The growing market has attracted a large number of players and there are now over 35 companies buying debt in the UK market. These range from specialist debt purchasers, traditional debt collection agencies that have seen the contingency debt market reduce as a result of debt sale and specific investors who see the returns from debt purchase outstrip other current investment opportunities. This increased demand together with the reduced growth rates of a maturing market in the UK will ensure strong price competition for any debt being sold. At the same time, increasing interest rates will start to bite into debt purchasers’ profits as existing books become harder to collect.


These conditions underpin Cabot’s strategy to maintain its leadership position in the UK, while at the same time expanding into continental Europe where debt sale markets are generally less well developed despite some countries are experiencing high consumer credit growth rates. With increasing consolidation and knowledge sharing across territories, European lenders have greater appreciation for experience gained in other countries, making Cabot’s UK expertise extremely valuable.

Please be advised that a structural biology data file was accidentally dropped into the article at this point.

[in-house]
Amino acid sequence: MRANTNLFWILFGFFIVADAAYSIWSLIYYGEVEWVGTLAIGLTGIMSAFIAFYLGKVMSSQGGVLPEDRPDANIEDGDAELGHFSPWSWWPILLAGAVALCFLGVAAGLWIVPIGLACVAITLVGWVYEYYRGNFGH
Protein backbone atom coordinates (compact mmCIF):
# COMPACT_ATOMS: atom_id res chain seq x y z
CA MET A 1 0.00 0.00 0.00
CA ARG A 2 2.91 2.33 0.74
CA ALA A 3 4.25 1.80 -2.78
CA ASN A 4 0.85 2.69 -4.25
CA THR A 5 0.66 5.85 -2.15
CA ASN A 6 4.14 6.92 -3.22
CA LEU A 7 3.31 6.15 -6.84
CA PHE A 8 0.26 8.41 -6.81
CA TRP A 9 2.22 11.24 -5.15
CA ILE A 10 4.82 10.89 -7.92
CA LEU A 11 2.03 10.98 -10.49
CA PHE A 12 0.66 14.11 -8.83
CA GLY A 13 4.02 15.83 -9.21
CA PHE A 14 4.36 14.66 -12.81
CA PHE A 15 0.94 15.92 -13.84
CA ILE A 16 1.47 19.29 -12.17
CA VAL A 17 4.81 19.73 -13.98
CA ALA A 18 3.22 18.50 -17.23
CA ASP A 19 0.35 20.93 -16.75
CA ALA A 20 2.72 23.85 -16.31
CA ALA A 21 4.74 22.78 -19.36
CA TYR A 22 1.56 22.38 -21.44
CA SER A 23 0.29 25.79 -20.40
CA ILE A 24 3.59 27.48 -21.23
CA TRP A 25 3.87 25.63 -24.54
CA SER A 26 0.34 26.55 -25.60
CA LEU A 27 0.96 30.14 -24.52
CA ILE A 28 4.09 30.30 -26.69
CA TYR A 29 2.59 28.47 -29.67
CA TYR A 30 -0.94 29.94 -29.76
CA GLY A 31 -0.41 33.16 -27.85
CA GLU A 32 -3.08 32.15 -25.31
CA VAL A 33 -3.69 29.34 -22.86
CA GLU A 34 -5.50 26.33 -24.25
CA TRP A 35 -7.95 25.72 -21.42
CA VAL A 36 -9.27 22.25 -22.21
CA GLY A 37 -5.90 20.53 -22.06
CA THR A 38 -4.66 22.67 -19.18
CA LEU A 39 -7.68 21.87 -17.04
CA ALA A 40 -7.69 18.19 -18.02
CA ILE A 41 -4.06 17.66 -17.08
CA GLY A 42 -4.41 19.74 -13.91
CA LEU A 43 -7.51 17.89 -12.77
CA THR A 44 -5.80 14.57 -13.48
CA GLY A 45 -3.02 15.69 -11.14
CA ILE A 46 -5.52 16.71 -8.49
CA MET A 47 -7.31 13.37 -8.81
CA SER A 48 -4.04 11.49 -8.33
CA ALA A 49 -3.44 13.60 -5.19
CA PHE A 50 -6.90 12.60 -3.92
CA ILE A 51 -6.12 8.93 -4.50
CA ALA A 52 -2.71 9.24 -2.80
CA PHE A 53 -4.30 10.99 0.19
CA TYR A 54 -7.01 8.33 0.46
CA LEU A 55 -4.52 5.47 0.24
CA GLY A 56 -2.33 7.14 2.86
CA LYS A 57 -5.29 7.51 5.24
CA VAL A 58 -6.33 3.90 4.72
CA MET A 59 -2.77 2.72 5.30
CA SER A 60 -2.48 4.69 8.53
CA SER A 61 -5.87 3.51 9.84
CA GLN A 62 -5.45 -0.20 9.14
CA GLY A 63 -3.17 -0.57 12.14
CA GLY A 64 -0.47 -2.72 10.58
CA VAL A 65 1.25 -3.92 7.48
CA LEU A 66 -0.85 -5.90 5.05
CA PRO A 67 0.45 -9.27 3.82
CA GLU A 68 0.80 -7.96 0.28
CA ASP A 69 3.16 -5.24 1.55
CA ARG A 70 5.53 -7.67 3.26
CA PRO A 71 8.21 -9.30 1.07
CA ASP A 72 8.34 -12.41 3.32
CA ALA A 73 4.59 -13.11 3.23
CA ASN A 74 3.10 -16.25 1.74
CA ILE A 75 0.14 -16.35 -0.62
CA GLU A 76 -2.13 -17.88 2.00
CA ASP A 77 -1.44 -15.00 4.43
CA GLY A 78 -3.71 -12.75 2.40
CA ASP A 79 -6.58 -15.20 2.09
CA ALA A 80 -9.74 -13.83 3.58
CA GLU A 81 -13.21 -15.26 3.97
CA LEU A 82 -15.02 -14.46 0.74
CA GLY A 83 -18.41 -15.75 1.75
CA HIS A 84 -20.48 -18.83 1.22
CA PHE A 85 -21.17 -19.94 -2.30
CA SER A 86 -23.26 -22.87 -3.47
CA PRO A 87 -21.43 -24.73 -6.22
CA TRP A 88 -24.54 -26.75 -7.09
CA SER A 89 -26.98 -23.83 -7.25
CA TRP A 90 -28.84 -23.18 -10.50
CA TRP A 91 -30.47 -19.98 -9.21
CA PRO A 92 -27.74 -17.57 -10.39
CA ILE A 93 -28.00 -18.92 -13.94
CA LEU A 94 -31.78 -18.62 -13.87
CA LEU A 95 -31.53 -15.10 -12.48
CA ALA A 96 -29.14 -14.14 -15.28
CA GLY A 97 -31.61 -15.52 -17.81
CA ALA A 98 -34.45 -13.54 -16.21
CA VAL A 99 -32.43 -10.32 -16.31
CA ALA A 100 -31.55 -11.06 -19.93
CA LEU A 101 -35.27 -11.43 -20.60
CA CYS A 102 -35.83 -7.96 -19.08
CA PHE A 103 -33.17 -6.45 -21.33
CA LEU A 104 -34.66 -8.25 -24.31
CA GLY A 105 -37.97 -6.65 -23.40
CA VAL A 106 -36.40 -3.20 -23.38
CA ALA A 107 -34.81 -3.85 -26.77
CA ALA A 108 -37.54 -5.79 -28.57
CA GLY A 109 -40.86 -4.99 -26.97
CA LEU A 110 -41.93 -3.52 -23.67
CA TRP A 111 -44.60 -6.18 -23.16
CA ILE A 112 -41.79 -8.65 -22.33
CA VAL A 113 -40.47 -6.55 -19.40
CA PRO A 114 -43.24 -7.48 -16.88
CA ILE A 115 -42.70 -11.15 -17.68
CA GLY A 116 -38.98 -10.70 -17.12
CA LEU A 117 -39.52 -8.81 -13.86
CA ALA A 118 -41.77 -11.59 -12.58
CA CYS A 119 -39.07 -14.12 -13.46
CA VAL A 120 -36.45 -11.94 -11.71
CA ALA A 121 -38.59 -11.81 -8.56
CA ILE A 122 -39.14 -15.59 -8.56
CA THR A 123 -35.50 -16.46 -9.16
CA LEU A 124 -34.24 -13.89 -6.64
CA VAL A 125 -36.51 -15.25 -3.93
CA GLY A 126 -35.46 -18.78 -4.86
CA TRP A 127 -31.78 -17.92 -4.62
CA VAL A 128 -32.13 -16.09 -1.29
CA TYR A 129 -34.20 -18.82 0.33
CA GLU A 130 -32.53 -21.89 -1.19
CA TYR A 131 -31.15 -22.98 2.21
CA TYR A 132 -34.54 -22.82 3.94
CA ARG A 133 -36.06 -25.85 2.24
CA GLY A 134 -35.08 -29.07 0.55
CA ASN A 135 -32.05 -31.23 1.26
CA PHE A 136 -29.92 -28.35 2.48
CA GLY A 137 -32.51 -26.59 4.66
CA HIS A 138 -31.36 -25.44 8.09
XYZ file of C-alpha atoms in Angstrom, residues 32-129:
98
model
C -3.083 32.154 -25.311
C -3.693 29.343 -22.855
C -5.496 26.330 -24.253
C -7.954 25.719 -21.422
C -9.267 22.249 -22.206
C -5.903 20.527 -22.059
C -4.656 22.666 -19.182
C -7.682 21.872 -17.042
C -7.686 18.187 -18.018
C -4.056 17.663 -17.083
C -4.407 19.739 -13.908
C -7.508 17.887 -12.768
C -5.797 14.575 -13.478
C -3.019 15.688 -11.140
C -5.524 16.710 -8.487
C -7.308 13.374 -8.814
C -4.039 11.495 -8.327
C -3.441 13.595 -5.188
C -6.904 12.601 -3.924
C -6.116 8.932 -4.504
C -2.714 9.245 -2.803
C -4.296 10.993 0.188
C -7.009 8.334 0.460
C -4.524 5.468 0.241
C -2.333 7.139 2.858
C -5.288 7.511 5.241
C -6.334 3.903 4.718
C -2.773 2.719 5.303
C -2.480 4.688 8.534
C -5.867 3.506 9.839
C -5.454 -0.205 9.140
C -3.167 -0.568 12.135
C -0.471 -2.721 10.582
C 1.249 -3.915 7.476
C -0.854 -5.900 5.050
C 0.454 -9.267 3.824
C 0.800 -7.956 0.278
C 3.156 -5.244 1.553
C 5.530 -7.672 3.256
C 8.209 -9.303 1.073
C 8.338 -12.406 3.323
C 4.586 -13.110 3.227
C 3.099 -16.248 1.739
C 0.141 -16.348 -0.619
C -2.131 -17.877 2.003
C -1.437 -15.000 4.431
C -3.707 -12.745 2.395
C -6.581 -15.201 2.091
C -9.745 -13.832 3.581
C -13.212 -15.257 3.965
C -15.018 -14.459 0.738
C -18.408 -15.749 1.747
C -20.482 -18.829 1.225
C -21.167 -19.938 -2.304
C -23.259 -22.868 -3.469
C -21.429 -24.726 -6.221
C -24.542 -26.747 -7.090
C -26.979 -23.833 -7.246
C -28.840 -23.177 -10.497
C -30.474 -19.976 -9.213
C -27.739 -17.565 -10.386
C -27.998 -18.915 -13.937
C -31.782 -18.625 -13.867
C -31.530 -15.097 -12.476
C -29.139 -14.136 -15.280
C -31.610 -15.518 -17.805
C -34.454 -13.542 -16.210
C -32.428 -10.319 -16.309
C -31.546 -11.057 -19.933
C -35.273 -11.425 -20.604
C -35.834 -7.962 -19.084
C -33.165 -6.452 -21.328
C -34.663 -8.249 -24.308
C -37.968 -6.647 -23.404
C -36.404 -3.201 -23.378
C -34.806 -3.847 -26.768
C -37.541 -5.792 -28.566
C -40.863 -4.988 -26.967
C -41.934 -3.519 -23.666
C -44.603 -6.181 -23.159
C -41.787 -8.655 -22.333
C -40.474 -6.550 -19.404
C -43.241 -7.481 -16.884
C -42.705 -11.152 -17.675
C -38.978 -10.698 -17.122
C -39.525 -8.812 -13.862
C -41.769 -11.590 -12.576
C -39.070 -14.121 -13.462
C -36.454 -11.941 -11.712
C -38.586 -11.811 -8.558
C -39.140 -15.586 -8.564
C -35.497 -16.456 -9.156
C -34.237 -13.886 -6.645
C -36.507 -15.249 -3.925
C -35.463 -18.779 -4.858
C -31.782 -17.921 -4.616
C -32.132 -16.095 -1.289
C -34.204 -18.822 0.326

The first part of Cabot’s European expansion strategy was executed earlier this year with the opening of offices in Spain and Ireland. Both countries have relatively undeveloped debt sale markets, with only a small number of sales completed to date. In Spain, which has had strong credit card penetration for some time, the consumer credit market is expected to increase by 15-20% per annum. Similarly, in Ireland consumer lending has shown the highest growth rates in the EEC with unsecured debt now standing at an average of €6,030 per person, according to the IIB Bank/ESRI Consumer Debt Survey 2006. In both cases, Cabot bought into existing debt collection agencies with established relationships with the key lenders in order to gain a strong local foothold in the market.